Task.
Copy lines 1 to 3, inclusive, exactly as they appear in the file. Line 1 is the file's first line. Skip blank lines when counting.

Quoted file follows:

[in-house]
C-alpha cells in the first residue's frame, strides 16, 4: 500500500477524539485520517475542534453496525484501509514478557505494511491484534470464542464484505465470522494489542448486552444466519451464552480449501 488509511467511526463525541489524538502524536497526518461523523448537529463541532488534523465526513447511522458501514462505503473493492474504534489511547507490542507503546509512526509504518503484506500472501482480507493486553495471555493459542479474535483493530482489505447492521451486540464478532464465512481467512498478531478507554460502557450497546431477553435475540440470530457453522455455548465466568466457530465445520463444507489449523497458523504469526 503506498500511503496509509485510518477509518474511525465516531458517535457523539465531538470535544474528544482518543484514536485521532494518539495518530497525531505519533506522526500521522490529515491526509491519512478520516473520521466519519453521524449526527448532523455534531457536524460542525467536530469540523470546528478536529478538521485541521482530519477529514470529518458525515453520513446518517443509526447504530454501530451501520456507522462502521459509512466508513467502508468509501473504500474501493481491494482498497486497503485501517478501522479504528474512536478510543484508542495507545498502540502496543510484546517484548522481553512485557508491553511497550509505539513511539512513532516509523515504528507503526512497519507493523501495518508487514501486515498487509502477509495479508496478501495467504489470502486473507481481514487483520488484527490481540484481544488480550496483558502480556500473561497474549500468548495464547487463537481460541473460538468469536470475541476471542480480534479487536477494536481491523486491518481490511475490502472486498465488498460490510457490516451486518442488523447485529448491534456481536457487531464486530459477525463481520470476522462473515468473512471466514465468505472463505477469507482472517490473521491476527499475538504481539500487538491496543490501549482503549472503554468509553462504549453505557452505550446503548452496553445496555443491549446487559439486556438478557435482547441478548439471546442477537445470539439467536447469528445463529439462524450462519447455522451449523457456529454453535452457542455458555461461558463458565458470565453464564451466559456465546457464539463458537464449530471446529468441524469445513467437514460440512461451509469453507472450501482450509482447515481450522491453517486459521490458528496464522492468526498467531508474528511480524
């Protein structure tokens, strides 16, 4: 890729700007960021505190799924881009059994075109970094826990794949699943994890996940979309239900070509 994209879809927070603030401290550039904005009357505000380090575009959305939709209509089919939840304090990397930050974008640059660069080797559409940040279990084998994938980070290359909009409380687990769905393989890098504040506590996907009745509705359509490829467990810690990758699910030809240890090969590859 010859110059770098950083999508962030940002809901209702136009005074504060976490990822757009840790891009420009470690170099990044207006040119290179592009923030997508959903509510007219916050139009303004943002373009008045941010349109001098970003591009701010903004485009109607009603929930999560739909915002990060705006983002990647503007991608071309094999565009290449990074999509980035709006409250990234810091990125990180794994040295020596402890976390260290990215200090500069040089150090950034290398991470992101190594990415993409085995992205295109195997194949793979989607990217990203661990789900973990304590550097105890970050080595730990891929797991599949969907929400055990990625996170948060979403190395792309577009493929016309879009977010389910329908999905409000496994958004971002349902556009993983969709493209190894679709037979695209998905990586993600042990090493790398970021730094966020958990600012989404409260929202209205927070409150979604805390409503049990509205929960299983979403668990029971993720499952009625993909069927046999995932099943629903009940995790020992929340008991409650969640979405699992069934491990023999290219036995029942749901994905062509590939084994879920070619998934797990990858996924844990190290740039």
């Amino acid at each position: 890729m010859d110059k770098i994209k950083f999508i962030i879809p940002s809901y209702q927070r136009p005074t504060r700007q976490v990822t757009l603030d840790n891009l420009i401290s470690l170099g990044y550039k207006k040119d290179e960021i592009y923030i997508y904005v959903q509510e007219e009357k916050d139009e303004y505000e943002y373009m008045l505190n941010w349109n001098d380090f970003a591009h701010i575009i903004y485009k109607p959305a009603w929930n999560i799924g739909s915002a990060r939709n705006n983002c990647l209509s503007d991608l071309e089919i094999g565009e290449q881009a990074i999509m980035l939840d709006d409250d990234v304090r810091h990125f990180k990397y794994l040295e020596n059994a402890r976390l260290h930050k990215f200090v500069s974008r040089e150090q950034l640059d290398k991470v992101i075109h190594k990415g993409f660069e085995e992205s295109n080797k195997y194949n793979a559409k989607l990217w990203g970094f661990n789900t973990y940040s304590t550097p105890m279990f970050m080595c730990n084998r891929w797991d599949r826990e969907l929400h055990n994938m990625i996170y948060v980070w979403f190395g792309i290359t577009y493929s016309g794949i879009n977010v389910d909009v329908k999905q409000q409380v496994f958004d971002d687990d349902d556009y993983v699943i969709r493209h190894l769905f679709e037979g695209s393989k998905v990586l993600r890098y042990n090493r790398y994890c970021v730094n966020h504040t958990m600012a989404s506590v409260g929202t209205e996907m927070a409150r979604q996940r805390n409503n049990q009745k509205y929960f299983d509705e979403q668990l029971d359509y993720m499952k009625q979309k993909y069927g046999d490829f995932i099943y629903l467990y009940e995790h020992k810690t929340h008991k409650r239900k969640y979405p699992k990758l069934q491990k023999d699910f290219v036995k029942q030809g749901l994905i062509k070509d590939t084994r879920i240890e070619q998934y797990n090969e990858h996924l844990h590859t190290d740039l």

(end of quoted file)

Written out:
[in-house]
C-alpha cells in the first residue's frame, strides 16, 4: 500500500477524539485520517475542534453496525484501509514478557505494511491484534470464542464484505465470522494489542448486552444466519451464552480449501 488509511467511526463525541489524538502524536497526518461523523448537529463541532488534523465526513447511522458501514462505503473493492474504534489511547507490542507503546509512526509504518503484506500472501482480507493486553495471555493459542479474535483493530482489505447492521451486540464478532464465512481467512498478531478507554460502557450497546431477553435475540440470530457453522455455548465466568466457530465445520463444507489449523497458523504469526 503506498500511503496509509485510518477509518474511525465516531458517535457523539465531538470535544474528544482518543484514536485521532494518539495518530497525531505519533506522526500521522490529515491526509491519512478520516473520521466519519453521524449526527448532523455534531457536524460542525467536530469540523470546528478536529478538521485541521482530519477529514470529518458525515453520513446518517443509526447504530454501530451501520456507522462502521459509512466508513467502508468509501473504500474501493481491494482498497486497503485501517478501522479504528474512536478510543484508542495507545498502540502496543510484546517484548522481553512485557508491553511497550509505539513511539512513532516509523515504528507503526512497519507493523501495518508487514501486515498487509502477509495479508496478501495467504489470502486473507481481514487483520488484527490481540484481544488480550496483558502480556500473561497474549500468548495464547487463537481460541473460538468469536470475541476471542480480534479487536477494536481491523486491518481490511475490502472486498465488498460490510457490516451486518442488523447485529448491534456481536457487531464486530459477525463481520470476522462473515468473512471466514465468505472463505477469507482472517490473521491476527499475538504481539500487538491496543490501549482503549472503554468509553462504549453505557452505550446503548452496553445496555443491549446487559439486556438478557435482547441478548439471546442477537445470539439467536447469528445463529439462524450462519447455522451449523457456529454453535452457542455458555461461558463458565458470565453464564451466559456465546457464539463458537464449530471446529468441524469445513467437514460440512461451509469453507472450501482450509482447515481450522491453517486459521490458528496464522492468526498467531508474528511480524
């Protein structure tokens, strides 16, 4: 890729700007960021505190799924881009059994075109970094826990794949699943994890996940979309239900070509 994209879809927070603030401290550039904005009357505000380090575009959305939709209509089919939840304090990397930050974008640059660069080797559409940040279990084998994938980070290359909009409380687990769905393989890098504040506590996907009745509705359509490829467990810690990758699910030809240890090969590859 010859110059770098950083999508962030940002809901209702136009005074504060976490990822757009840790891009420009470690170099990044207006040119290179592009923030997508959903509510007219916050139009303004943002373009008045941010349109001098970003591009701010903004485009109607009603929930999560739909915002990060705006983002990647503007991608071309094999565009290449990074999509980035709006409250990234810091990125990180794994040295020596402890976390260290990215200090500069040089150090950034290398991470992101190594990415993409085995992205295109195997194949793979989607990217990203661990789900973990304590550097105890970050080595730990891929797991599949969907929400055990990625996170948060979403190395792309577009493929016309879009977010389910329908999905409000496994958004971002349902556009993983969709493209190894679709037979695209998905990586993600042990090493790398970021730094966020958990600012989404409260929202209205927070409150979604805390409503049990509205929960299983979403668990029971993720499952009625993909069927046999995932099943629903009940995790020992929340008991409650969640979405699992069934491990023999290219036995029942749901994905062509590939084994879920070619998934797990990858996924844990190290740039």